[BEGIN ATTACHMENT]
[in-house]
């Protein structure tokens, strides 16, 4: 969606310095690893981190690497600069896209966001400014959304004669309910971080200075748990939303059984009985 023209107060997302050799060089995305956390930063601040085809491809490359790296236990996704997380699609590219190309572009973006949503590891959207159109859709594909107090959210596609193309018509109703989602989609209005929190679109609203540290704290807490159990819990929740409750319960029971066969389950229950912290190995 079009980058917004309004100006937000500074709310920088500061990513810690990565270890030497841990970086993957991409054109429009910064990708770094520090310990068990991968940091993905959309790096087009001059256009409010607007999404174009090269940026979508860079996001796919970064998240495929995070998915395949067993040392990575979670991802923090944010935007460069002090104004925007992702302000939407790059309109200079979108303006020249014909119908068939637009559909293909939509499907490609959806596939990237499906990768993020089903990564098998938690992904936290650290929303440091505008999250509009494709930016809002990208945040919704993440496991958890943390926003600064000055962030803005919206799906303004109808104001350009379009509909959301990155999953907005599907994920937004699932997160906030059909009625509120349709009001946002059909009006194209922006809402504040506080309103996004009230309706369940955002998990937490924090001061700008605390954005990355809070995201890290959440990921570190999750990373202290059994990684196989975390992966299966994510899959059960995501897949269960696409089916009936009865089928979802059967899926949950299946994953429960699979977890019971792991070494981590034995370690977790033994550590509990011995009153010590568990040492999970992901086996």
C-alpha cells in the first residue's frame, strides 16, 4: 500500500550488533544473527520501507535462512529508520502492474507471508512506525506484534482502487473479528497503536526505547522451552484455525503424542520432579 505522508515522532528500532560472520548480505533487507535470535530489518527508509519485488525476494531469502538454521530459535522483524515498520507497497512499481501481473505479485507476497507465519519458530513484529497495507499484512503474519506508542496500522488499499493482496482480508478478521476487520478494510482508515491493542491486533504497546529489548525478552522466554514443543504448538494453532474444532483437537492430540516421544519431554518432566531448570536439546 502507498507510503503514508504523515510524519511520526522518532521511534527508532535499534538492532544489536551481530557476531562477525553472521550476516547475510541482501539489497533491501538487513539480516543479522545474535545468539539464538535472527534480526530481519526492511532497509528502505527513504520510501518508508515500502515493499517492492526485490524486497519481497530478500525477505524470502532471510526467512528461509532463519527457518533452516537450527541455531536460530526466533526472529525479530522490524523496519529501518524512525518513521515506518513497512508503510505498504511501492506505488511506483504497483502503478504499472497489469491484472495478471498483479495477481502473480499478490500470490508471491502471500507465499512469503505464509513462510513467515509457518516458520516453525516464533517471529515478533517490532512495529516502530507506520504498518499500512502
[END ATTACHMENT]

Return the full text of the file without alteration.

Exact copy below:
[in-house]
């Protein structure tokens, strides 16, 4: 969606310095690893981190690497600069896209966001400014959304004669309910971080200075748990939303059984009985 023209107060997302050799060089995305956390930063601040085809491809490359790296236990996704997380699609590219190309572009973006949503590891959207159109859709594909107090959210596609193309018509109703989602989609209005929190679109609203540290704290807490159990819990929740409750319960029971066969389950229950912290190995 079009980058917004309004100006937000500074709310920088500061990513810690990565270890030497841990970086993957991409054109429009910064990708770094520090310990068990991968940091993905959309790096087009001059256009409010607007999404174009090269940026979508860079996001796919970064998240495929995070998915395949067993040392990575979670991802923090944010935007460069002090104004925007992702302000939407790059309109200079979108303006020249014909119908068939637009559909293909939509499907490609959806596939990237499906990768993020089903990564098998938690992904936290650290929303440091505008999250509009494709930016809002990208945040919704993440496991958890943390926003600064000055962030803005919206799906303004109808104001350009379009509909959301990155999953907005599907994920937004699932997160906030059909009625509120349709009001946002059909009006194209922006809402504040506080309103996004009230309706369940955002998990937490924090001061700008605390954005990355809070995201890290959440990921570190999750990373202290059994990684196989975390992966299966994510899959059960995501897949269960696409089916009936009865089928979802059967899926949950299946994953429960699979977890019971792991070494981590034995370690977790033994550590509990011995009153010590568990040492999970992901086996």
C-alpha cells in the first residue's frame, strides 16, 4: 500500500550488533544473527520501507535462512529508520502492474507471508512506525506484534482502487473479528497503536526505547522451552484455525503424542520432579 505522508515522532528500532560472520548480505533487507535470535530489518527508509519485488525476494531469502538454521530459535522483524515498520507497497512499481501481473505479485507476497507465519519458530513484529497495507499484512503474519506508542496500522488499499493482496482480508478478521476487520478494510482508515491493542491486533504497546529489548525478552522466554514443543504448538494453532474444532483437537492430540516421544519431554518432566531448570536439546 502507498507510503503514508504523515510524519511520526522518532521511534527508532535499534538492532544489536551481530557476531562477525553472521550476516547475510541482501539489497533491501538487513539480516543479522545474535545468539539464538535472527534480526530481519526492511532497509528502505527513504520510501518508508515500502515493499517492492526485490524486497519481497530478500525477505524470502532471510526467512528461509532463519527457518533452516537450527541455531536460530526466533526472529525479530522490524523496519529501518524512525518513521515506518513497512508503510505498504511501492506505488511506483504497483502503478504499472497489469491484472495478471498483479495477481502473480499478490500470490508471491502471500507465499512469503505464509513462510513467515509457518516458520516453525516464533517471529515478533517490532512495529516502530507506520504498518499500512502